- Marcus Smart → Kyrie Irving
- Jaylen Brown → Bruce Brown
- Jayson Tatum → Kevin Durant
- Grant Williams → … Seth Curry? Is this too crazy?
- Daniel Theis/Al Horford → Andre Drummond
So, targeting Boston’s bigs isn’t just a way of creating easy offense; it also gives Brooklyn more palatable defensive assignments. Crazy, huh!
As for the Celtics, where can they find holes in Brooklyn’s defense?
AS: Well, I think the better question might be where can’t the Celtics find holes in Brooklyn’s defense. Since Kevin Durant has suited up in Black & White at the onset of the 2020-21 NBA season, the narrative surrounding the Nets has been that they’re an offensive juggernaut who give almost as many points on the other end — and justly so. The Nets ranked 21st in non-garbage time defensive rating this year, giving up 113.6 points per 100 possessions. The only postseason teams with worse marks? The slumping Chicago Bulls and Play-In Atlanta Hawks.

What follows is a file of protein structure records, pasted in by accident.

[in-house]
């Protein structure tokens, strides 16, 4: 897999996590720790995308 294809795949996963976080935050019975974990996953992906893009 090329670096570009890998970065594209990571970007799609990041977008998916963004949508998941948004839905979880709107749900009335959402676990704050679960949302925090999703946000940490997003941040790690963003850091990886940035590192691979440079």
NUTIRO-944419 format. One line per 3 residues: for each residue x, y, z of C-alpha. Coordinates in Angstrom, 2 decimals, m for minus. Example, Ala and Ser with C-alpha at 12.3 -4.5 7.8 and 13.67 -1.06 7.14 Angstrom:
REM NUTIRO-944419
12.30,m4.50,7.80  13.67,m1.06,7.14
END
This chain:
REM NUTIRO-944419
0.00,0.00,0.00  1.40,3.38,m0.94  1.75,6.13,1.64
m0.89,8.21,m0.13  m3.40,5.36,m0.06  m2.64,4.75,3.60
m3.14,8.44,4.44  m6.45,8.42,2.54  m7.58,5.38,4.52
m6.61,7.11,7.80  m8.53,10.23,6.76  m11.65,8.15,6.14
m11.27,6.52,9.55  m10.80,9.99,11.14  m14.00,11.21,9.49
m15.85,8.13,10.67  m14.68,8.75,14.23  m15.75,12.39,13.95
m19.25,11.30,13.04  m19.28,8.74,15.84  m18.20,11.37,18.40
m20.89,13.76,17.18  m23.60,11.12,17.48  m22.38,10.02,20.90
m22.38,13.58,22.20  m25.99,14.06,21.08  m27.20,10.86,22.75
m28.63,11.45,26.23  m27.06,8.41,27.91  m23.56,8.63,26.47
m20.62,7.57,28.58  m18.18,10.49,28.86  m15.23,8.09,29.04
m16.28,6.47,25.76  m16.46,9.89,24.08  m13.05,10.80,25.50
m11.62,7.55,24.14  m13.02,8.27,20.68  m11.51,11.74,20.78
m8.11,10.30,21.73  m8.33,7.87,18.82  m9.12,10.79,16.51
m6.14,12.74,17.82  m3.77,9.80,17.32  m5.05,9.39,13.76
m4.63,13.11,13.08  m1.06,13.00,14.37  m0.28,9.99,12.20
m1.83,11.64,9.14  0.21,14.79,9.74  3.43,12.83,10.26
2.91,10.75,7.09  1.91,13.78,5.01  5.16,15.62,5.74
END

There is some reason for optimism. The Nets have ranked 13th in defensive rating since Durant’s return to the lineup on March 3rd, but that’s giving up 114.4 points per possession — an even worse mark than the year overall — so I would take those numbers with a grain of salt.
For the Celtics, they simply need to put initial pressure on Brooklyn and wait for the collapse. The best way to put the Nets in rotation is to generate downhill pressure, something the Celtics haven’t done very well this year; they’re 20th in the league in paint touches per game, according to NBA Stats.